Catastrophic injury claims—gathering evidence
Produced in partnership with Andrew Wilson

The following PI & Clinical Negligence practice note produced in partnership with Andrew Wilson provides comprehensive and up to date legal information covering:

  • Catastrophic injury claims—gathering evidence
  • First meeting and early stages
  • Witness evidence
  • Content of witness statement of claimant or close family member
  • Statements from family
  • Statements from work colleagues
  • Documentary evidence
  • Care diary

Catastrophic injury claims—gathering evidence

First meeting and early stages

In a case of severe injury, it is very important that the practitioner should meet with the claimant and family at an early stage. This early contact may run to several visits.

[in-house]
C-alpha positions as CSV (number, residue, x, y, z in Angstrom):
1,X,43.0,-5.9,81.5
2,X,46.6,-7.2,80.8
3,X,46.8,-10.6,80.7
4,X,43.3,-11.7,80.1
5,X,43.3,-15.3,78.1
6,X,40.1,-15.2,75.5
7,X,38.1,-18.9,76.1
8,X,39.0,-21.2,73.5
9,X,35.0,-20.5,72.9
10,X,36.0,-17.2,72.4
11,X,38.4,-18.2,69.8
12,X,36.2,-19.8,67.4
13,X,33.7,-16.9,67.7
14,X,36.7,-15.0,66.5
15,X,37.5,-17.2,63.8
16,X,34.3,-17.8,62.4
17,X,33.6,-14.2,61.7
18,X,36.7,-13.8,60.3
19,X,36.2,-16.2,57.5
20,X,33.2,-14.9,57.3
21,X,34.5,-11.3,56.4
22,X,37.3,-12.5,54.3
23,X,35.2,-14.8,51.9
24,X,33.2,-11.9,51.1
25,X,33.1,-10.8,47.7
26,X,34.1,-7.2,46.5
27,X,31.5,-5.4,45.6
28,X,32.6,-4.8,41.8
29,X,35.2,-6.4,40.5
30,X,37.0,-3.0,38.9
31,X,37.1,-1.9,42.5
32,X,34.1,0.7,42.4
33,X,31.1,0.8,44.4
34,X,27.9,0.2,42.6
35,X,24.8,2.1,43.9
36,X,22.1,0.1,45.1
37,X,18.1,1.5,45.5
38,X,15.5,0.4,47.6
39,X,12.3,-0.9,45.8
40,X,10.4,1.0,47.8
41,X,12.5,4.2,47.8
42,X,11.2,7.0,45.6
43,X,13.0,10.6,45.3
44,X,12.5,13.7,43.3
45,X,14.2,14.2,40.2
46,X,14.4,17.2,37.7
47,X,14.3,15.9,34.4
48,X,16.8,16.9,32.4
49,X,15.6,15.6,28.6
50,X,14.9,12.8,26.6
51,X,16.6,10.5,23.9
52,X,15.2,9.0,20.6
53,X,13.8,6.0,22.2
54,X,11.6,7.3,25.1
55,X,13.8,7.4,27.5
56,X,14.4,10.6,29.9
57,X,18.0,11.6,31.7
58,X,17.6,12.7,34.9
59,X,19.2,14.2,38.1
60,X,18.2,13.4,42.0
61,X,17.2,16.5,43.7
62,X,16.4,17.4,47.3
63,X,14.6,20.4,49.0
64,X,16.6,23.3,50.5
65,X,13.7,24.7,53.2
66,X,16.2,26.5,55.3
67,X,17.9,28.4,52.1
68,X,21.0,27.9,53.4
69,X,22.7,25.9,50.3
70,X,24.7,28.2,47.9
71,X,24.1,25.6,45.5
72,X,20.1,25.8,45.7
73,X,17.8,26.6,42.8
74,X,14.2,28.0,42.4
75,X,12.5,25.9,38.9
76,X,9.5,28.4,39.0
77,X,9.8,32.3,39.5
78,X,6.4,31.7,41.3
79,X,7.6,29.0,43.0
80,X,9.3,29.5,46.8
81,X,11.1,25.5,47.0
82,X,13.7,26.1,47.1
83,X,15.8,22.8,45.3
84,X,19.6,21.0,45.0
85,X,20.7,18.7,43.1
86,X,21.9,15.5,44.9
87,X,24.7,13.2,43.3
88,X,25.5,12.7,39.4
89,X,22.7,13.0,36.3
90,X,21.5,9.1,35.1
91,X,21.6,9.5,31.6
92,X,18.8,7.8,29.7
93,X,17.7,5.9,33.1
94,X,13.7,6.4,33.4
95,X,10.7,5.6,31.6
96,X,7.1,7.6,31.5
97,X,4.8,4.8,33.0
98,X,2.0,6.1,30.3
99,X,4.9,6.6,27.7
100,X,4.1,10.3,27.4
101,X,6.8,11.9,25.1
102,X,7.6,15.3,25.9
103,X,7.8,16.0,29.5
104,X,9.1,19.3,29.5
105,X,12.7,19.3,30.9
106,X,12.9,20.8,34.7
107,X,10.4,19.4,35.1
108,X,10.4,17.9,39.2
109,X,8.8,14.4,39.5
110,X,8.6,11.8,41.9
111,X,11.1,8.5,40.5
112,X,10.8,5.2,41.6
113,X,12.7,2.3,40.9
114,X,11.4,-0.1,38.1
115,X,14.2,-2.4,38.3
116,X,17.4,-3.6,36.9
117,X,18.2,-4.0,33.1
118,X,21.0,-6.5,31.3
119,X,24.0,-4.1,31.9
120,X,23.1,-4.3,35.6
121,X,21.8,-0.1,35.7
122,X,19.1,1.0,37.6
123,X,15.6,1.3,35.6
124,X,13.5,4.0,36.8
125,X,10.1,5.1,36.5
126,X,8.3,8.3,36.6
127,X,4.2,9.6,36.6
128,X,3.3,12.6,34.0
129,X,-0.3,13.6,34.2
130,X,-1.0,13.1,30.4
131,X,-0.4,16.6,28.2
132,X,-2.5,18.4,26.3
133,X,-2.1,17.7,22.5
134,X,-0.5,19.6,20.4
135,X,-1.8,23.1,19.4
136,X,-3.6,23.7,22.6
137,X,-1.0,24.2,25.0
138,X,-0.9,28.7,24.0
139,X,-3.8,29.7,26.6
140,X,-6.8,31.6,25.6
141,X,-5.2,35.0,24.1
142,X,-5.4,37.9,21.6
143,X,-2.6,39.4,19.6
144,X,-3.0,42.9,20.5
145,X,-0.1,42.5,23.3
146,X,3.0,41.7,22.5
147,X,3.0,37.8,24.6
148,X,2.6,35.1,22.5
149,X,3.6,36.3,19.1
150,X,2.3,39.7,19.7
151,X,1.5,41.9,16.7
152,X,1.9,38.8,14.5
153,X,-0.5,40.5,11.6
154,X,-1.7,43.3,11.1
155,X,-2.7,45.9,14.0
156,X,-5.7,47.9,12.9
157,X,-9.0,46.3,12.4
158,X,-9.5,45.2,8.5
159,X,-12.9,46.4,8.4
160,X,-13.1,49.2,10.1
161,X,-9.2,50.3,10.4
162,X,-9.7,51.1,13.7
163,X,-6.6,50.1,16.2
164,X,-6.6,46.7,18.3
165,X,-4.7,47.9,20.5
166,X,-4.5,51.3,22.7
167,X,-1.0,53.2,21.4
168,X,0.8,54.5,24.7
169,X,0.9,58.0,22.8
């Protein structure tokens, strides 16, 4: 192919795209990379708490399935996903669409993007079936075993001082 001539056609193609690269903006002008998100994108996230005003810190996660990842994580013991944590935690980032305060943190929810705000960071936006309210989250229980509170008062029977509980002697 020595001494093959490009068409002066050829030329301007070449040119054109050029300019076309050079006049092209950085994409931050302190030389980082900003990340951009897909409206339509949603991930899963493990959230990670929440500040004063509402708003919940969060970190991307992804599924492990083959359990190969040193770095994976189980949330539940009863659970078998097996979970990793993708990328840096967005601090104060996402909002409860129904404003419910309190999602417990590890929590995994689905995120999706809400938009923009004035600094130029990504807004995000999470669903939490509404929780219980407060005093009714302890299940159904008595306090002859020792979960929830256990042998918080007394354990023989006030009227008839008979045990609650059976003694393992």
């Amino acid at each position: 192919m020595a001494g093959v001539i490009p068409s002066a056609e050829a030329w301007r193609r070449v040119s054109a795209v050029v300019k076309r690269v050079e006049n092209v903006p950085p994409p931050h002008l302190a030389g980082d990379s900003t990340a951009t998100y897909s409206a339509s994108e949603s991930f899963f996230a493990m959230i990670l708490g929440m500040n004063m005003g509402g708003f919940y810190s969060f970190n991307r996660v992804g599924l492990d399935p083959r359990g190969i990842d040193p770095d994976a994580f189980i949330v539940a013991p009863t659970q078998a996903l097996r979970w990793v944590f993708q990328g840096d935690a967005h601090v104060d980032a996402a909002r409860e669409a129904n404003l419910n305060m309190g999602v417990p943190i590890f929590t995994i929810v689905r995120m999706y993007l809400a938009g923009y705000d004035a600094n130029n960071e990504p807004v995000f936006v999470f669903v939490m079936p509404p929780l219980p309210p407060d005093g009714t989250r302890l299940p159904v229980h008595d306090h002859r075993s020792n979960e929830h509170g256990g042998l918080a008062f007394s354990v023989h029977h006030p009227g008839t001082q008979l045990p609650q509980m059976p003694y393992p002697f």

It will usually be desirable for the claimant practitioner to arrange to visit the claimant and family at their home. This is obviously not possible when the claimant is still in hospital or a rehabilitation unit. However, following the client’s discharge it will be useful for the practitioner to visit them and family at home. There are good reasons for this.

  1. The obvious practical considerations relating to the difficulties of transporting a disabled person

  2. The client and family may feel more at ease in their home surroundings

  3. The practitioner will gain far more insight into the claimant’s situation—the current accommodation (and, for instance, particular difficulties with the layout) and home environment, family relationships and what support and care is provided (and by whom)

It is not unusual for the practitioner to ask if the claimant and family are happy for photographs to be taken of interior and exterior of the family home.

Witness evidence

It is more important than ever for the claimant practitioner to consider at an early stage what witness evidence as to fact should be obtained. This may well involve an assessment of whether the claimant

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